My turn (part 2)

I’ve learned much since my last post working with Unity’s new networking layer. I’ve stumbled, I’ve fallen, I’ve picked myself back up only to have UNet push me back down again with its comically over-sized shoe.

this_is_unet

The fundamental problem I am facing is that Unity’s high level networking api (HLAPI for short) is designed to make a certain breed of game simpler. Those are any sort of real-time game where players are expected to see the same actions on-screen at the same time. This covers a not insignificant number of game types, but does not cover Altair.

Altair is a turn-based game where each player sees their own unique view of the game state and is free to manipulate it as they see fit to plan out their next move. This could mean they test out several orders and revert them before settling on a decision and submitting their turn for processing or they may issue orders to units that they do not control in an attempt to predict the outcome of a particular tactical maneuver.

Players are also given the opportunity to replay the results of the last round as they see fit. They can watch the action unfold from any angle over and over again to try and determine their opponent’s strategy before planning their next move.

Neither of these two requirements work terribly well with a networking model based around automatically updating the state of shared game objects across multiple players.

So my first hope was to free myself of the majority of networking complexities by leveraging the default NetworkManager where possible and dropping down to a lower level messaging API without having to worry about synchronizing game objects. This basically ends up utilizing Unity’s built in PlayerObject concept which makes things a little bit irritating but theoretically workable.

There are two problems that I ran in to with the baked in PlayerObject. The first is actually caused by my choice of underlying framework. I settled on strangeioc a while back as it promised a beautiful nirvana of event-driven and disconnected game code not unlike some enterprise applications I’ve worked with. The short version here is that strangeioc encourages you to structure your application in a certain way and it just doesn’t fit together nicely with the HLAPI in UNet. There is very little information to be found on this topic at the time of this writing but just know that you’re going to have a heck of a time trying to bring these two things together.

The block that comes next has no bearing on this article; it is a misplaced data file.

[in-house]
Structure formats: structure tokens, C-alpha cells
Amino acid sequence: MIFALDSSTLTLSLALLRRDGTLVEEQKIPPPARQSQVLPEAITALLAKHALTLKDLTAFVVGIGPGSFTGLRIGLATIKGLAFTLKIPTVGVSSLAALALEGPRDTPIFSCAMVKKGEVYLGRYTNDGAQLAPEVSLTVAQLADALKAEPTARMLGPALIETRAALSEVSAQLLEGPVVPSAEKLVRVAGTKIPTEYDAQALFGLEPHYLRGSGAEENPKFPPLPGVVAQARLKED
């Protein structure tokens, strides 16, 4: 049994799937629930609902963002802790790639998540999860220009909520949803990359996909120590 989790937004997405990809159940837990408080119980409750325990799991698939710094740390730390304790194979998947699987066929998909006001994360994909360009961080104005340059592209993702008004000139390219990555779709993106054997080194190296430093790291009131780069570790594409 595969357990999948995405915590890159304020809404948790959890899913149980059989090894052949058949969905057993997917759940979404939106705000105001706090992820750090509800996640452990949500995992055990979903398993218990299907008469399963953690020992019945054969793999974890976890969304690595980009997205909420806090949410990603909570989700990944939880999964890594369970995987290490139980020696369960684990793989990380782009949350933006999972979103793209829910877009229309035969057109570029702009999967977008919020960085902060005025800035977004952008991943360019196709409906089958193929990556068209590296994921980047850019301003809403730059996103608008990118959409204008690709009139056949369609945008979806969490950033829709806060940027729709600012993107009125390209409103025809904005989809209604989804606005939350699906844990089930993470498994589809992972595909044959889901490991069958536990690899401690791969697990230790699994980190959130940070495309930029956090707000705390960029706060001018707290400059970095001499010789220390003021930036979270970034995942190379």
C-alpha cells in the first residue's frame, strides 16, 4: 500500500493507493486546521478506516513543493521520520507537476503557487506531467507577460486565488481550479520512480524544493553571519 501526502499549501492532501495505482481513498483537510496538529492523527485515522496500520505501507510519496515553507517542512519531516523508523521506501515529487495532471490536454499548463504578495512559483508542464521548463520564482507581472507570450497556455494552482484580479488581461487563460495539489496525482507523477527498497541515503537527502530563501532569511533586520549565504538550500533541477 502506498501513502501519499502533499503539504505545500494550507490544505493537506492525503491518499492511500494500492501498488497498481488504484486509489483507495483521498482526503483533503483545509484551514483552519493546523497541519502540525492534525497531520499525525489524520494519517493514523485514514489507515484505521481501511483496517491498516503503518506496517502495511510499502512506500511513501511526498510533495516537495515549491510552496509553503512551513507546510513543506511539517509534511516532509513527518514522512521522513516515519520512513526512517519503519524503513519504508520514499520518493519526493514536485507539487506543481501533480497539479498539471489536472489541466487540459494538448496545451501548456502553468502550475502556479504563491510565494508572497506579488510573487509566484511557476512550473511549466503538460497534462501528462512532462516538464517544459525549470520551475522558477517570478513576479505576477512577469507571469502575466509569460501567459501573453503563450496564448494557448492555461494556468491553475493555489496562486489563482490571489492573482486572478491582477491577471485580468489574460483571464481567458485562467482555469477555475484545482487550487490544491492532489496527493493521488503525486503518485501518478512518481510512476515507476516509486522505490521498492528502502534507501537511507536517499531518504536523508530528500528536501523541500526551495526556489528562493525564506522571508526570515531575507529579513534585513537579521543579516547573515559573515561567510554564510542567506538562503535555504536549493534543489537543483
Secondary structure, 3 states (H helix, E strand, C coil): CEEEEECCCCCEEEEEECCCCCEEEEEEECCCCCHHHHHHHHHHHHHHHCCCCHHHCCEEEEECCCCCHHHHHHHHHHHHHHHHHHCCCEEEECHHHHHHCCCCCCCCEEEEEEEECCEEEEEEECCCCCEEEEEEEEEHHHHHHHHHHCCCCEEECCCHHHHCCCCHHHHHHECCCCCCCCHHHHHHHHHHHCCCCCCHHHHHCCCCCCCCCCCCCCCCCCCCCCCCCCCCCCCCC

Assuming I could live with the hacks I had to do to get UNet and strange working together, the biggest problem is actually with the PlayerObject itself as it enforces a server authoritative model which comes with a bunch of intentional limitations to funnel communications to the server exclusively through the PlayerObject as Command and ClientRpc calls. I have been playing with this idea for over a week and I thought I was getting somewhere until I tried to actually send data to the server.

As I mentioned in my previous post, Unity only lets you serialize a relatively small subset of what I actually need to be able to serialize. The biggest gotcha is the inability to serialize complex classes of any kind. This was a problem and so I turned to using the built in .NET serializers to instead generate a byte array or some other primitive representation to fire across the wire. That’s when I ran in to the next problem:

SerializationException: Type UnityEngine.Vector3 is not marked as Serializable.

So much for that then. Without having those basic Unity types marked as Serializable, I would need to either create some sort of surrogate data types for serialization or write custom serialization methods all over the place. Not terribly appealing.

For my next and final attempt at this, I decided to go to the Unity community and find a serializer that would actually do what I needed it to do. I toyed around with a couple of options including protobuf but ultimately settled on fullserializer which happens to be supported on every target platform that Unity can publish to; how convenient!

I would love to have a happy ending to be able to wrap this post up with but the reality is that I’m still chipping away at turning this in to a working solution.

My current build does have designated GameServer and GameClient objects that both play nicely with strangeioc and I am able to serialize objects into messages and have handlers process them appropriately on both the server and the client.

There is however still a whole lot of housekeeping that needs to be done like linking a network connection to a player representation and plugging it in to the actual game model.

I suppose I needed something to write about next week anyway..

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